+ -Text Size

News » Filed under: Prevention/Early Detection

Daily Aspirin Use May Lower Cancer Death Risk, Study Finds

Article date: December 7, 2010

By Rebecca V. Snowden

Taking aspirin regularly may cut your risk of dying from certain cancers by as much as 21%, according to findings from a large study published today in The Lancet. Previous studies have found that taking a low-dose aspirin tablet daily can lower the risk of getting and dying from colon cancer; this is the first study to show the drug may protect against other cancers as well. However, you shouldn’t start taking aspirin for this reason before talking to your doctor. Even a low-dose of aspirin ups your risk of gastrointestinal bleeding.

“This study provides important new evidence that long-term daily aspirin use may lower mortality from certain cancers in addition to colorectal cancer,” said Eric Jacobs, PhD, American Cancer Society strategic director of pharmacoepidemiology. However, the potentially severe side effects mean "it would be premature to recommend people start taking aspirin specifically to prevent cancer," he notes.


What This Study Found

The study, which was led by researchers from John Radcliffe Hospital and the University of Oxford, was based on data from 8 clinical trials, which tracked a group 25,570 patients, some of whom were randomly assigned to take a daily aspirin to prevent heart attacks or vascular disease. Patients in these studies were treated with aspirin for up to 9 years.

After 5 years, the researchers found that those patients who were taking aspirin regularly had a 21% lower risk of dying from cancer compared to those not taking the drug. At 20 years’ follow-up, the aspirin takers had a 20% fewer deaths from solid tumor cancers compared to the non-users.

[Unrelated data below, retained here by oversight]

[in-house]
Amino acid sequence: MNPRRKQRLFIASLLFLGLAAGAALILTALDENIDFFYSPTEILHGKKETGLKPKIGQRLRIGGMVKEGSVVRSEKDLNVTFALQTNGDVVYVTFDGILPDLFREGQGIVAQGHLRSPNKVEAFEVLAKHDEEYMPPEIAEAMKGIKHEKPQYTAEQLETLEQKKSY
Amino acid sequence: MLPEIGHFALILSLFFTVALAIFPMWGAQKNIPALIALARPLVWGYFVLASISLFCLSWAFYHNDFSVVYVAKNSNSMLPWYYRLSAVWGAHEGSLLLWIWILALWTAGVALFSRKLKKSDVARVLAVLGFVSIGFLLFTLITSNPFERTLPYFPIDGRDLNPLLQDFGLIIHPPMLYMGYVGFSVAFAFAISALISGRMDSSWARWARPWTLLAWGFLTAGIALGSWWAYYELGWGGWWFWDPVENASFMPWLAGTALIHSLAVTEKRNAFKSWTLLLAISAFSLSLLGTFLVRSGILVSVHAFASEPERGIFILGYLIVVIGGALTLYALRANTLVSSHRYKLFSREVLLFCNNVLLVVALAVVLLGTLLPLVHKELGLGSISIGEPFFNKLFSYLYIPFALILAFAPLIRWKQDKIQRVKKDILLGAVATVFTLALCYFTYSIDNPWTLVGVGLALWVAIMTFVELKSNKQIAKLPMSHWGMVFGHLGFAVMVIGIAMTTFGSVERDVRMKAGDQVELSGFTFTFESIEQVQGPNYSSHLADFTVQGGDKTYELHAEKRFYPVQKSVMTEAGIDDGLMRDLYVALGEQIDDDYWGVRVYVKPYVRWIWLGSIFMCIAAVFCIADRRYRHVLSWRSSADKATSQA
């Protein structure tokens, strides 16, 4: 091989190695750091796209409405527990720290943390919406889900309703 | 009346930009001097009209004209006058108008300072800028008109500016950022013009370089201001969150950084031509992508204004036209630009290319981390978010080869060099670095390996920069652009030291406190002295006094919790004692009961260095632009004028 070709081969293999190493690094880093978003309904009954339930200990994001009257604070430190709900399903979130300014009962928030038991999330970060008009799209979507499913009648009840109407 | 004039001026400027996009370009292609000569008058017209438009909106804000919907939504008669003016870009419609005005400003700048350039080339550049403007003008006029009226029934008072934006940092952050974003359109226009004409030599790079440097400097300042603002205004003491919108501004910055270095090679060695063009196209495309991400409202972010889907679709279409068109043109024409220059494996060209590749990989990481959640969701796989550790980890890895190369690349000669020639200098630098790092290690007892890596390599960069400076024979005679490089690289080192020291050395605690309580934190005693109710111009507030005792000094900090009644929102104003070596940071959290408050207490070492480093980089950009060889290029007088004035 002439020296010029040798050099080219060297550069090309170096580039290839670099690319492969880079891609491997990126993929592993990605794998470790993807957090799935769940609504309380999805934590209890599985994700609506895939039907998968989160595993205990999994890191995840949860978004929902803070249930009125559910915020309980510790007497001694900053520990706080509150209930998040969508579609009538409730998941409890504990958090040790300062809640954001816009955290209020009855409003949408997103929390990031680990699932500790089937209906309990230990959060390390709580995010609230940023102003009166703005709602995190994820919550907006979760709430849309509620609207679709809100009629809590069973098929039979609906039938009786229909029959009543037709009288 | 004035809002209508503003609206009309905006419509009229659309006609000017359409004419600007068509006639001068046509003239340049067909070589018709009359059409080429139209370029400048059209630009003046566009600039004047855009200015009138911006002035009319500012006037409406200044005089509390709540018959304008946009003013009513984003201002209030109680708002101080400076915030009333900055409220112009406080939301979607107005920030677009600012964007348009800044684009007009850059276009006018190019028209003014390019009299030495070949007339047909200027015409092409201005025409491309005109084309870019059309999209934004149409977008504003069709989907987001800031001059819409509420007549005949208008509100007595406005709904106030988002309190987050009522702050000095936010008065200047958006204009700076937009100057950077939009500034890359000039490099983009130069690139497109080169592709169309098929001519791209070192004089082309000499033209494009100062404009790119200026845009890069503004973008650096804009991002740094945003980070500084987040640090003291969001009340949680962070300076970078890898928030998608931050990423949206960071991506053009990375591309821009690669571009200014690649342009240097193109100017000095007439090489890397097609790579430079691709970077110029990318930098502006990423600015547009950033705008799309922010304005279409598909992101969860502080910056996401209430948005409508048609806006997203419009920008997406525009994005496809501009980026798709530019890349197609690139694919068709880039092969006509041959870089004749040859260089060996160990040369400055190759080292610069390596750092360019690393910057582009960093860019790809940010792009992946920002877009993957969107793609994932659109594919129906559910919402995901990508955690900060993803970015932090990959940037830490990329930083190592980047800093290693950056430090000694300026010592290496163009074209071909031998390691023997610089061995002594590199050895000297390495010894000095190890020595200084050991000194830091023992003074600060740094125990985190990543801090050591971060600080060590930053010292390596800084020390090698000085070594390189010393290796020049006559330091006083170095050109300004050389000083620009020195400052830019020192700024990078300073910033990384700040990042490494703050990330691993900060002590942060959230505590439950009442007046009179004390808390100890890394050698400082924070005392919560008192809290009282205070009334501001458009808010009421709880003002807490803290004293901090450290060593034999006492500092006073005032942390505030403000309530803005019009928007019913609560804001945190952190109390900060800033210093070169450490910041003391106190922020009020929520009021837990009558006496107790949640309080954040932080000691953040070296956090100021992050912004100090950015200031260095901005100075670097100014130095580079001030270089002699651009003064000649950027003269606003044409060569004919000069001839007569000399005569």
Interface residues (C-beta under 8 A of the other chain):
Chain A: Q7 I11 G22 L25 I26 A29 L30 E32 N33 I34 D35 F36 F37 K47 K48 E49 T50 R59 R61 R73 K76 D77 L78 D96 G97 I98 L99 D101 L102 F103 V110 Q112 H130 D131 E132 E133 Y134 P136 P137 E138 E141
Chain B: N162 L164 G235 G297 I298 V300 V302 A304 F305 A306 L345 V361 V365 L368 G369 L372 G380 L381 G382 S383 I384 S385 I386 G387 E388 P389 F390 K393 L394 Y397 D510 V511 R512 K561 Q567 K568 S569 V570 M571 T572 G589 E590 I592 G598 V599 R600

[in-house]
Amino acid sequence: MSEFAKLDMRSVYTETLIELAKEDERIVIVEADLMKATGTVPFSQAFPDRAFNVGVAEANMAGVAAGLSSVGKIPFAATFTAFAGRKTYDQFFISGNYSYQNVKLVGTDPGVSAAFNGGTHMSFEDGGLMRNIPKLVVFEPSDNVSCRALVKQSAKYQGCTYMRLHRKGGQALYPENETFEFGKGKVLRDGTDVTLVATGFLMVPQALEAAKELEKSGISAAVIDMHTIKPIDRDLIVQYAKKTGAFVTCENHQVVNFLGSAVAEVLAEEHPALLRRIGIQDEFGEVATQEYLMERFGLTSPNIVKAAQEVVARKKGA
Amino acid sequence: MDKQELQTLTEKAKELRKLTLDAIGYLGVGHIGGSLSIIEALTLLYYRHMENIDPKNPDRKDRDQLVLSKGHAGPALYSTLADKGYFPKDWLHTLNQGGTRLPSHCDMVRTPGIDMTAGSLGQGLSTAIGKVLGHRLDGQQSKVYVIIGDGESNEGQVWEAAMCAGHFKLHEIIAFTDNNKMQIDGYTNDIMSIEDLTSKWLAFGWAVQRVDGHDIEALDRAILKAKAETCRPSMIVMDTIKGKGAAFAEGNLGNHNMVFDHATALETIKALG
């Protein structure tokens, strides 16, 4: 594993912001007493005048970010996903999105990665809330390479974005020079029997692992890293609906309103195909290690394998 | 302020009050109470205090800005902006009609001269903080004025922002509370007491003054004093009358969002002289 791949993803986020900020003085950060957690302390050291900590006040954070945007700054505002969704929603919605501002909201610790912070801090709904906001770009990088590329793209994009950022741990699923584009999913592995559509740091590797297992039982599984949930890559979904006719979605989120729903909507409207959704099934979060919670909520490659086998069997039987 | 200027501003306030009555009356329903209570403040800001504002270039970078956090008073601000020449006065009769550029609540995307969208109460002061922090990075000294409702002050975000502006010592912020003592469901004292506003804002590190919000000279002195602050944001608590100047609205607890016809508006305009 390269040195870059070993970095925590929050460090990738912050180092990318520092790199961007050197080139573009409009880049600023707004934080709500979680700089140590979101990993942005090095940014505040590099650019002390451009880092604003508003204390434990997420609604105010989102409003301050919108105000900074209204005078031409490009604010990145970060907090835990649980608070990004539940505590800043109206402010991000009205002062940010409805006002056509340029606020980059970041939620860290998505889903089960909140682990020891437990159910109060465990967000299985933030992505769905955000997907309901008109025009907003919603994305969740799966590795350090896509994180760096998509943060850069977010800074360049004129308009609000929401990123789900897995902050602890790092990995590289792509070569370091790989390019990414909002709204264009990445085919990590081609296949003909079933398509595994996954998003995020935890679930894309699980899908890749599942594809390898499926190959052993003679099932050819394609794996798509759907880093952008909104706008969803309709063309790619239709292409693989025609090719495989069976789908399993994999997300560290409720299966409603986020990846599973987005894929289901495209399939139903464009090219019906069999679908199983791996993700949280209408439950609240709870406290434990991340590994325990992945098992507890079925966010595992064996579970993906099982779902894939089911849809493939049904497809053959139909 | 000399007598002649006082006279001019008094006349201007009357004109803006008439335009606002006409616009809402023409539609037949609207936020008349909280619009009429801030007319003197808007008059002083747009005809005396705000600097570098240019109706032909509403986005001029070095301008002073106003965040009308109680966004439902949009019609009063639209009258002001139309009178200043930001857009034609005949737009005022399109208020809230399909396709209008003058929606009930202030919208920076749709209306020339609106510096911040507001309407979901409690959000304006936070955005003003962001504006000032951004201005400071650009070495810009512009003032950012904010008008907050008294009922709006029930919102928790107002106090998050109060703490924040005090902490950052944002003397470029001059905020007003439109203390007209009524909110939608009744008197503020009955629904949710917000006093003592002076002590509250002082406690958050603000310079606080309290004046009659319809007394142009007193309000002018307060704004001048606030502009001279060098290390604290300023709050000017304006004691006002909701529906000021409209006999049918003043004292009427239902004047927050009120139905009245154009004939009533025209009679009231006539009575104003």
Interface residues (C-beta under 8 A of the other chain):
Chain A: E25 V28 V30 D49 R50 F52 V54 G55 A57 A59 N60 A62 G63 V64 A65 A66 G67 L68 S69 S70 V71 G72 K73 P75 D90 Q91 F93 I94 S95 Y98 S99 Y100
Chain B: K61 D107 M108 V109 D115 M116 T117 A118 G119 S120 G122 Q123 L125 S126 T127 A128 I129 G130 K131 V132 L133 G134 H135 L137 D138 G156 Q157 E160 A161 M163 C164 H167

The reduction in deaths for specific cancers was:

  • 30% for lung cancer,
  • 40% for colorectal cancer, and
  • 60% for esophageal cancer.


Based on the data, it wasn’t clear whether there was a protective effect for other types of cancer, such as breast, prostate, brain or pancreatic.

The researchers saw this benefit regardless of age, sex, aspirin dose, or smoking status. The benefit appeared to increase the longer patients were taking the drug. However, the study had a few limitations. Only one-third of the study participants were women, so it's not clear whether aspirin has any effect on gynecological or breast cancers. And the study did not report on side effects (like bleeding) from aspirin use.

Should You Start Taking Aspirin?

While these results are promising, experts agree it’s too early to start raiding the medicine cabinet.

“Many people may wonder if they should start taking aspirin tomorrow,” says Jacobs. “It’s important to first discuss aspirin use with your doctor who knows your personal medical history. Decisions about aspirin use should be made by balancing the risks against the benefits.”

Taking aspirin regularly can have serious side effects, including stomach bleeding and irritation. People with a history of gastrointestinal problems are at especially high risk for these problems, but they can occur in anyone.

“While these results about cancer mortality could influence future clinical guidelines, this is a very new study,” says Jacobs. “It will take time for expert guidelines committees to carefully consider these new results together with the existing evidence and consider for whom the benefits of aspirin use are likely to outweigh the risks.”

More research is clearly needed. The authors plan to look more closely at the effects of daily aspirin on women and to gather more data on long-term usage of the drug.

In the meantime, it’s important to follow cancer screening guidelines. To find out which tests you need, take a look at this helpful tool , which outlines screening recommendations based on your age.


Citation: “Effect of daily aspirin on long-term risk of death due to cancer: analysis of individual patient data from randomised trials.” Published December 7, 2010 in The Lancet. First author: Peter M. Rothwell, University of Oxford, Oxford, UK.
 

Was this article helpful?

If you have a question or comment that requires a response from us, please use the form location on the Contact Us page.

Thank you for your feedback.